Artist's rendering of the probe approaching the sun

Image caption: During its seven-year mission, the Parker Solar Probe will explore some of the sun's greatest mysteries: Why is the solar wind a breeze closer to the sun but a supersonic torrent farther away? Why is the corona itself millions of degrees hotter than the surface of the sun? What are the mechanisms behind astoundingly fast-moving solar energetic particles? The mission's findings will help researchers improve their forecasts of space weather events, which have the potential to damage satellites and harm astronauts in orbit, disrupt radio communications, and at their most severe can overwhelm power grids. But how did the Parker Solar Probe's journey of more than 90 million miles begin?

Image credit: JHU Applied Physics Lab / NASA

Parker Solar Probe

The fastest, hottest mission under the sun

The Parker Solar Probe shatters records as it prepares for its first solar encounter

Name
Geoffrey Brown
Email
Geoffrey.Brown@jhuapl.edu
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240-228-5618

The Parker Solar Probe, designed, built, and operated by the Johns Hopkins Applied Physics Laboratory, now holds two operational records for a spacecraft and will continue to set new records during its seven-year mission to the sun.

The Parker Solar Probe is now the closest spacecraft to the sun—it passed the current record of 26.55 million miles from the sun's surface at 1:04 p.m. on Monday, as calculated by the Parker Solar Probe team. As the mission progresses, the spacecraft will make a final close approach of 3.83 million miles from the sun's surface, expected in 2024.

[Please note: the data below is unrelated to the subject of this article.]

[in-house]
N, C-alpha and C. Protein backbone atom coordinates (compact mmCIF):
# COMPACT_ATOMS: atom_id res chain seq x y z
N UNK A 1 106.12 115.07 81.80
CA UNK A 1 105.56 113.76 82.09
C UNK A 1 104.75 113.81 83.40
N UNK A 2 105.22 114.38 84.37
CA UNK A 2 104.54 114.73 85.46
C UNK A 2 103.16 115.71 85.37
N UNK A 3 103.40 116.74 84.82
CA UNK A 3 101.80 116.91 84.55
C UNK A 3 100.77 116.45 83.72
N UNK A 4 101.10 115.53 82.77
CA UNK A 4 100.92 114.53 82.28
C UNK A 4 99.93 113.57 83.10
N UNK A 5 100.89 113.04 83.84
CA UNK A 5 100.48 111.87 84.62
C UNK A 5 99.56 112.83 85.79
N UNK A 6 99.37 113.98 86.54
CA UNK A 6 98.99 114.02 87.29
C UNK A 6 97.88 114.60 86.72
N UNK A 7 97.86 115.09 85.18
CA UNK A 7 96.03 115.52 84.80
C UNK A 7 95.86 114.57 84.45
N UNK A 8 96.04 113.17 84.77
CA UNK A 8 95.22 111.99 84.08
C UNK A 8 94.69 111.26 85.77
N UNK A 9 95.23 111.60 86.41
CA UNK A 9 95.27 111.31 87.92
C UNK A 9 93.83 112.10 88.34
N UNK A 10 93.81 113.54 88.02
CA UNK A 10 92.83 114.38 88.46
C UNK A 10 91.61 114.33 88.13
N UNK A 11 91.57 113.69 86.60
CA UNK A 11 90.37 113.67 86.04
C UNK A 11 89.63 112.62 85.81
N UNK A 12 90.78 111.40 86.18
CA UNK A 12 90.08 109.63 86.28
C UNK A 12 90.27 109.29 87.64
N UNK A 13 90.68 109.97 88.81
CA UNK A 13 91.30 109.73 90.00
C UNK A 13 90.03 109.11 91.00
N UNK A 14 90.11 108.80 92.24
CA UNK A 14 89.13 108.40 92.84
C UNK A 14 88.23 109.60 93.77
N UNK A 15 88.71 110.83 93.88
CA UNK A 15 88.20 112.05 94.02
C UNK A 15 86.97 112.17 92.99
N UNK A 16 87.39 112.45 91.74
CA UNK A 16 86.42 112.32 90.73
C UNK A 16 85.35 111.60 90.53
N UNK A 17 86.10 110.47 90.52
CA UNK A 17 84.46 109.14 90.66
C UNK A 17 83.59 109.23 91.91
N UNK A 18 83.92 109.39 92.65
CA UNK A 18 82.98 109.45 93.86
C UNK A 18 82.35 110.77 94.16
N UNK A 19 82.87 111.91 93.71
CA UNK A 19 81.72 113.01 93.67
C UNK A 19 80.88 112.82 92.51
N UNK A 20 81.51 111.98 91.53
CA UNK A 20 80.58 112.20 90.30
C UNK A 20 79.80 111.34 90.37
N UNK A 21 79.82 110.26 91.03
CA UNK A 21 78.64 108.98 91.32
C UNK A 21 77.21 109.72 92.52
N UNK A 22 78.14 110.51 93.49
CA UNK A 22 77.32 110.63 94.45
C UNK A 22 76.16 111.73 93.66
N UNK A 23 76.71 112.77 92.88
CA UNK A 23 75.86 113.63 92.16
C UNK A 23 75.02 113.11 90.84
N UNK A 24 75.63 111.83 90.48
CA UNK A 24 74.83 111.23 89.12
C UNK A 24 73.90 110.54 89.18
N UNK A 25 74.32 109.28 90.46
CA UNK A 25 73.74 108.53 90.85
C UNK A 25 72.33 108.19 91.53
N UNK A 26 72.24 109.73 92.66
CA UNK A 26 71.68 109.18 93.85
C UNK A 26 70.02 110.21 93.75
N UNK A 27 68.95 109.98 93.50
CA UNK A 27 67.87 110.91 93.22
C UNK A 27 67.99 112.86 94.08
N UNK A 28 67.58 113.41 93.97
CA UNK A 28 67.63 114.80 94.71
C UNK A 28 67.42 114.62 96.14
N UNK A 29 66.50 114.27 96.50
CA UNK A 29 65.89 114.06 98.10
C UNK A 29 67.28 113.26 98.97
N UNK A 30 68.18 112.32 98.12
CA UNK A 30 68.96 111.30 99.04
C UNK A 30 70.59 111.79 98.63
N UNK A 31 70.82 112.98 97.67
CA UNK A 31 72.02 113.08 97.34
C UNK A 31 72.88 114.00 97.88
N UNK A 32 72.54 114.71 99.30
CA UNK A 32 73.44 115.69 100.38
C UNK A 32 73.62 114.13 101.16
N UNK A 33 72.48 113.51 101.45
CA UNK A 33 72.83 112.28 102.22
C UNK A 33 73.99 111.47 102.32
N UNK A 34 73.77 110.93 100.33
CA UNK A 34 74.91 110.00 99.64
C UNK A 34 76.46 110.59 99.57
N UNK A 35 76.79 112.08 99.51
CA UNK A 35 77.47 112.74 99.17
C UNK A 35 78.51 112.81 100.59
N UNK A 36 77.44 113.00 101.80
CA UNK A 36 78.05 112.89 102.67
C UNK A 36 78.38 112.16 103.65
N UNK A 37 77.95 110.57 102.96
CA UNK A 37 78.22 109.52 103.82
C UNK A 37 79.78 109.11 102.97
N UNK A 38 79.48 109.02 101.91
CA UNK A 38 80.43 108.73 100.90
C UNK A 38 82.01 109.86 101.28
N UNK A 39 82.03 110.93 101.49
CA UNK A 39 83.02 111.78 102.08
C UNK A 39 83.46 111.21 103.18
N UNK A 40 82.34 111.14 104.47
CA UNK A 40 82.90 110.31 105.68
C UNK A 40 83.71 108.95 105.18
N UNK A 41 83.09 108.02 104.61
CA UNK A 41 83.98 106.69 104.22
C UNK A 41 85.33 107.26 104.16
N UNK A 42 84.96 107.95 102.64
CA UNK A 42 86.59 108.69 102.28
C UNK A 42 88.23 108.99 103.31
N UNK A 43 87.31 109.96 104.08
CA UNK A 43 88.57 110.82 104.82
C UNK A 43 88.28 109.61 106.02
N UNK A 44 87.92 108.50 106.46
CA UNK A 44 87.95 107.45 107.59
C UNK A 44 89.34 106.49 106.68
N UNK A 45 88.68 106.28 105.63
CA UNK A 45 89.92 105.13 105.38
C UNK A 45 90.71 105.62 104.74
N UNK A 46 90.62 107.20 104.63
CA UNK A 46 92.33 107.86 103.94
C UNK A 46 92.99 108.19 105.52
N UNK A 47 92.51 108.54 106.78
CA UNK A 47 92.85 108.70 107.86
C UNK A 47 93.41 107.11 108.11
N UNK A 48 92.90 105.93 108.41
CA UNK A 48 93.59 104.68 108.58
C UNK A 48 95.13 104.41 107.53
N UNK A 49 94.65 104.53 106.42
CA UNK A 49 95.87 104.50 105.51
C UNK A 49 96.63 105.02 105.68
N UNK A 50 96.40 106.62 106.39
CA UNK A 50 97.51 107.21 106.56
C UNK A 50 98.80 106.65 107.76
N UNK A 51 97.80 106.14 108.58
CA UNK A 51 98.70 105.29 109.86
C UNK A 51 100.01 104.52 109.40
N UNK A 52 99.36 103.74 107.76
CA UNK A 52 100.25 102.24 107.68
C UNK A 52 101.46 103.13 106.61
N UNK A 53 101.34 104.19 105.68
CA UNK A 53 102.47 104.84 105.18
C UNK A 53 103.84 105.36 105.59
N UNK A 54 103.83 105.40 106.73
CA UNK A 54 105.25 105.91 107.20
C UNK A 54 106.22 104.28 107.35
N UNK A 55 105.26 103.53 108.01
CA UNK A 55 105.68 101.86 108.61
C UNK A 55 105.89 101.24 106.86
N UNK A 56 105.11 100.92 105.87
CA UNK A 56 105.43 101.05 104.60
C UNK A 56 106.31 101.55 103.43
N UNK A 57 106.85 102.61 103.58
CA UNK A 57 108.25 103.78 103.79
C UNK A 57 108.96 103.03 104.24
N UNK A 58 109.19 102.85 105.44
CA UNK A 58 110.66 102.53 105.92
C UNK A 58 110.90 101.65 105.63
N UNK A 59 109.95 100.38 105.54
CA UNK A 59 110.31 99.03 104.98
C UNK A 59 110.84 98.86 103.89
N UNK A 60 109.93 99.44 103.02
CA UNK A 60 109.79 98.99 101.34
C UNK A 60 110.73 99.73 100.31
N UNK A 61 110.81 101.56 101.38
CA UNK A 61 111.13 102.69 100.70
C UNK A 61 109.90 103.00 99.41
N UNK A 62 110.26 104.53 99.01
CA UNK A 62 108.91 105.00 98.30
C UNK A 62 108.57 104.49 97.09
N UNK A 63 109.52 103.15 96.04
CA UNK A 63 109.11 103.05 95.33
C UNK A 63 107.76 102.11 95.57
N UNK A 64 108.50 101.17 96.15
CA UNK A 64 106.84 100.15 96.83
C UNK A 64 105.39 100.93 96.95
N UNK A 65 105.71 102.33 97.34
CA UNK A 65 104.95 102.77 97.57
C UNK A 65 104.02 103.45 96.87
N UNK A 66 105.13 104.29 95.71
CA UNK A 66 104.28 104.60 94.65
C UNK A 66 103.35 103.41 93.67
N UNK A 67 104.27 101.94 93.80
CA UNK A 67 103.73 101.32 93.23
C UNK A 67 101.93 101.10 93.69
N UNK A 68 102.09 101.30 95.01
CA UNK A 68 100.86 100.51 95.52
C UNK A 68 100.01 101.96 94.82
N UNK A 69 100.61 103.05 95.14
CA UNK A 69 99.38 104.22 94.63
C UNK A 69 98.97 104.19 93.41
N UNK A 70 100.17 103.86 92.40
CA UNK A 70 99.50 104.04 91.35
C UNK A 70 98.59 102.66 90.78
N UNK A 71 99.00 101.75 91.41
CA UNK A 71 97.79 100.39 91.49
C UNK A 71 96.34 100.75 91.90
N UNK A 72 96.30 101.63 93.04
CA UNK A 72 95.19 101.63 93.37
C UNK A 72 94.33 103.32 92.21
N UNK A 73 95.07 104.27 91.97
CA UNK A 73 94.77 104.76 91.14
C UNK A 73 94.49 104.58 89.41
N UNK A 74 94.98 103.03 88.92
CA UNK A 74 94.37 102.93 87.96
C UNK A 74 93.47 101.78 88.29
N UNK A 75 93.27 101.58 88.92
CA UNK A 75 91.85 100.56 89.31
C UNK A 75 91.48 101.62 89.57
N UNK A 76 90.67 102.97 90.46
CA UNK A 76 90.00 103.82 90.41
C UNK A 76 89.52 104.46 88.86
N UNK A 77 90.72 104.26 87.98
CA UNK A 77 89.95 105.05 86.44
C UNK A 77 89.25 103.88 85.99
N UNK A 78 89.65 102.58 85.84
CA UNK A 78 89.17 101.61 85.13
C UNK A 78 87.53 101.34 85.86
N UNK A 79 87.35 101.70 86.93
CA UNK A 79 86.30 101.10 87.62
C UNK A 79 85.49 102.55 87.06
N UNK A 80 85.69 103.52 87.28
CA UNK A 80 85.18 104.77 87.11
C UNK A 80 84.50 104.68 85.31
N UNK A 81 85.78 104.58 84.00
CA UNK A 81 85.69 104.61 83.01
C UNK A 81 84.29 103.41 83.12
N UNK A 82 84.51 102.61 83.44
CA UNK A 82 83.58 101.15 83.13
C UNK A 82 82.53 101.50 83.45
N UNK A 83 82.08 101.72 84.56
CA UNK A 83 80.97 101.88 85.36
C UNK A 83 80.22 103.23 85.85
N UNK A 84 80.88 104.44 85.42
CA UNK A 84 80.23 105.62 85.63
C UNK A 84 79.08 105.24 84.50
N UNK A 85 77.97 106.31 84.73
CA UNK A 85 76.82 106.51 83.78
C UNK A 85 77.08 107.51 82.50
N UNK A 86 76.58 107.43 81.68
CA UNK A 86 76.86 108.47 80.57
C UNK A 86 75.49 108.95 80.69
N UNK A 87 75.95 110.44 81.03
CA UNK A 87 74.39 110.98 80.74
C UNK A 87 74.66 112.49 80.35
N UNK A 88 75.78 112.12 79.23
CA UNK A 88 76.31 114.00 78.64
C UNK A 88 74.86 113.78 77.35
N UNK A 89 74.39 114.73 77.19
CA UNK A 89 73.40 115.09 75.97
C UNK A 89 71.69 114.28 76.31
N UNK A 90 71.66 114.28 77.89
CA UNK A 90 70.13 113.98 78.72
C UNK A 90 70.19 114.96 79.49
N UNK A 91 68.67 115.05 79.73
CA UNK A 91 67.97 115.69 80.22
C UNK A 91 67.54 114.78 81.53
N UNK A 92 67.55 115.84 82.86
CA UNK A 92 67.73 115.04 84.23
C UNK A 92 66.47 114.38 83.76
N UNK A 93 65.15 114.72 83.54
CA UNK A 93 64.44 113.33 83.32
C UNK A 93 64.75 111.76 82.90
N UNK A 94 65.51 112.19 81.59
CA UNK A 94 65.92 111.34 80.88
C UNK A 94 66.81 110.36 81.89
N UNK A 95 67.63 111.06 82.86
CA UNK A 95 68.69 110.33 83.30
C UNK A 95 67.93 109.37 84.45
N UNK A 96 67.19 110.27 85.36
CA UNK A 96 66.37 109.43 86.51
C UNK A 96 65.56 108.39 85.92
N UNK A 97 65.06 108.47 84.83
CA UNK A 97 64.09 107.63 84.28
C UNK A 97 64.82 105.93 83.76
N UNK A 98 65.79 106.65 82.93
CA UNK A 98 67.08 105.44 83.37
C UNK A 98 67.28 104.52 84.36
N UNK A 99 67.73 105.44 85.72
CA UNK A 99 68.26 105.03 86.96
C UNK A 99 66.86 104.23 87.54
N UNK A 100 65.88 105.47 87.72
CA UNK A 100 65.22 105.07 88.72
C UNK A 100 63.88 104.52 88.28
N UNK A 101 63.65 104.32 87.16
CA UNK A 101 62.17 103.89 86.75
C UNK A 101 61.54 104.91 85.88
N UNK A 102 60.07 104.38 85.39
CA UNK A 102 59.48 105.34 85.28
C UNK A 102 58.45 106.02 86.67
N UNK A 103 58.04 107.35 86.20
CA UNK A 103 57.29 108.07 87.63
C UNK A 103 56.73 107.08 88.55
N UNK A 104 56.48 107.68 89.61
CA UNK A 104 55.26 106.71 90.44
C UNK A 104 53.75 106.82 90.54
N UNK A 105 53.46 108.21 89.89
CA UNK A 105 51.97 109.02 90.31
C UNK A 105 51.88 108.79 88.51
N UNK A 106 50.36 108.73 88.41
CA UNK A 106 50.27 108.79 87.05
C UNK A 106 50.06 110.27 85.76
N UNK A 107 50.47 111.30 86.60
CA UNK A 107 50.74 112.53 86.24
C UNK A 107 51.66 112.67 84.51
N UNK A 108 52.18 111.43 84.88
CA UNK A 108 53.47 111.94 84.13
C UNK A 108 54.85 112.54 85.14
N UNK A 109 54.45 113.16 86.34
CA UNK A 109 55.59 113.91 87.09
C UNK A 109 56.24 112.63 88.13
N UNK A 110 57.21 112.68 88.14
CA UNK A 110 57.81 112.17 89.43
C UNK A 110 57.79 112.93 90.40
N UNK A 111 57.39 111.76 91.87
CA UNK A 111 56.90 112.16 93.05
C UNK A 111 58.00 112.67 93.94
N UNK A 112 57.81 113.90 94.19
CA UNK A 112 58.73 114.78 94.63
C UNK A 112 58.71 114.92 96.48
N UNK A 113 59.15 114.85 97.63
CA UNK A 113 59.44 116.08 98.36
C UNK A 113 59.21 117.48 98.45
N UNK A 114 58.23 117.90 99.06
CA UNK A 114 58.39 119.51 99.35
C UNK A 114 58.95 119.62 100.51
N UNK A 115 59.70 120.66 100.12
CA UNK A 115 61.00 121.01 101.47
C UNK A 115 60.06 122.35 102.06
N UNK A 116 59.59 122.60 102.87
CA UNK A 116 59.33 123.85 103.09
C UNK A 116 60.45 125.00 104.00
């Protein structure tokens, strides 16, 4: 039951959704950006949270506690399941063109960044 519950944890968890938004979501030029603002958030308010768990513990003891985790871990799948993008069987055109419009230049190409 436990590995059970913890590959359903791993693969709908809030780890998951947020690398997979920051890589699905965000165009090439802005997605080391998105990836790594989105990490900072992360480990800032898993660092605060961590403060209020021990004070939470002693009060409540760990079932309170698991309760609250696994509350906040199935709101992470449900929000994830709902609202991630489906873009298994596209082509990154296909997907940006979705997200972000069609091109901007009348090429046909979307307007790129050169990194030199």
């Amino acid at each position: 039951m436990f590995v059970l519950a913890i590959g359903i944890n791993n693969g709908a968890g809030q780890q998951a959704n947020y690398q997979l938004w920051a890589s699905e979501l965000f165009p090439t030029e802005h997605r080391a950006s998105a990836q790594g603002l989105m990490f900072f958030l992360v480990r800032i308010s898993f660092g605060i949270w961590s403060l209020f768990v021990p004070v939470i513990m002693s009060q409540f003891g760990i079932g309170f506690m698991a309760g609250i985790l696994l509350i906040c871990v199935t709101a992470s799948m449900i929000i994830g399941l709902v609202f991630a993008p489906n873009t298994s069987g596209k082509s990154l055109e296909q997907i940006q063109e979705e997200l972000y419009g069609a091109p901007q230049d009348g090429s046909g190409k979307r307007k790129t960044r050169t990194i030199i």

How did the Parker Solar Probe's journey of 90 million miles begin?

Also on Monday, Parker Solar Probe surpassed a speed of 153,454 miles per hour at 10:54 p.m., making it the fastest human-made object relative to the sun. The spacecraft will also accelerate over the course of the mission, achieving a top speed of about 430,000 miles per hour in 2024.

The previous records for closest solar approach and speed were set by the German-American Helios 2 spacecraft in April 1976.

"It's been just 78 days since Parker Solar Probe launched, and we've now come closer to our star than any other spacecraft in history," said project manager Andy Driesman of APL's Space Exploration Sector. "It's a proud moment for the team, though we remain focused on our first solar encounter, which begins [today]."

In a room tented in plastic, scientists in lab suits and hair nets inspect the Parker Solar Probe
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A mission to 'touch' the sun

Learn about the Parker Solar Probe, its mission, and how it was constructed at the Johns Hopkins Applied Physics Lab

The Parker Solar Probe team periodically measures the spacecraft's precise speed and position using NASA's Deep Space Network, or DSN. The DSN sends a signal to the spacecraft, which then retransmits it back, allowing the team to determine the spacecraft's speed and position based on the timing and characteristics of the signal. The Parker Solar Probe's speed and position were calculated using DSN measurements made up to Oct. 24, and the team used that information along with known orbital forces to calculate the spacecraft's speed and position from that point on.

The Parker Solar Probe will begin its first solar encounter today, continuing to fly closer and closer to the sun's surface until it reaches its first perihelion—the name for the point where it is closest to the sun—at approximately 10:28 p.m. on Nov. 5, at a distance of about 15 million miles from the sun.

The spacecraft will face brutal heat and radiation while providing unprecedented, close-up observations of a star and helping us understand phenomena that have puzzled scientists for decades. These observations will add key knowledge to our understanding of the sun, where changing conditions can propagate out into the solar system, affecting Earth and other planets.